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These guys were everywhere. Always in groups of 2 and fighting a lot.

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After the park, I headed over to the Golfito for a night. There I met again one of my buddies from earlier in the Costa Rica trip named Alejandro. He is from Argentina and one of my best friends from the trip. I’ll see him again once I head down to his home country. We spend the next couple of nights on Pavone beach which has the longest left wave for surfing. Definitely a spot to check out. I didn’t take any pictures though as I kept leaving the camera at the hotel.

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I finally made the crossing into Panama. More to come on that later…

Caribbean and Rocking J’s

Posted: March 17, 2011 in Costa Rica

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After a few days of mountain riding, I decided to head over to the caribbean. A few people told me it was worth checking out although CR doesn’t have much on that side. It’s interesting that in both, Nicaragua and CR, people have settled more on the Pacific side than the clear warm water and reggae playing neighboring east part. There is only one road in and you can cross the border to Panama up on the Atlantic as well but I rode in and rode back out as I wanted to check out the lower Pacific peninsula as well.

The nicely paved and only road leading to the Caribbean

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First stop on the Atlantic was Puerto Limon. Everyone told me to stop by and check it out during day time, but like most port cities in Central America, it’s not a safe place during the night. The Puerto Limon area is where most of the Cocaine comes in from Panama and Colombia along with the weapon trade from the north. I talked a bit with some local police in the central park and they told me that a kilo of pure goes for about 2000-2500$. A bit more and they were going to show me where to buy it too.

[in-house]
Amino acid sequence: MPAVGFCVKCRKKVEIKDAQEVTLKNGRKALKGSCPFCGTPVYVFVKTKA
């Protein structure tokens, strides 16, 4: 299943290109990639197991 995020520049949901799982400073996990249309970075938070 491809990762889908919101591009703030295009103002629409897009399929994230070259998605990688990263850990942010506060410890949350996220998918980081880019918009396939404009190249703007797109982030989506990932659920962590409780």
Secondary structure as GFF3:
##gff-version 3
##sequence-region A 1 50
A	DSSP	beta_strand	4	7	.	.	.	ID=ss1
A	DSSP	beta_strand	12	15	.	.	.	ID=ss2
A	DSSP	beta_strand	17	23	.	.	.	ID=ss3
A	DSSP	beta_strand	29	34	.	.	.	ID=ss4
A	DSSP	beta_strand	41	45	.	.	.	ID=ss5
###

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A bridge on the way to Puerto Vieho

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And finally on the beach in Puerto Vieho

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Even the palm trees look different on the caribbean

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I went to the end of the road to Manzanillo and decided to head back to Puerto Vieho where prices seemed a bit more reasonable for lodging. I read about a hostel named Rocking J’s and they were offering camping for 4$ which was the cheapest I found yet in Costa Rica. Thought it would be a nice calm place to spend a few nights. One I got there I found a super creative hostel made out of tile murals, ceilings, floors… etc. Also Rocking J’s should be called Smokin Js…although once you think about it, both names mean about the same… 😉

It just so happened that the first night I got there, it was J’s birthday and the biggest party night of the year. Free Jungle Juice was given out during the whole night as J bought about 85 bottles of hard liquor for the party. About 40 some Js were handed out into the crowd as the band started playing and some special brownies were being passed out and consumed during the night as well.

Here is the view from my tent…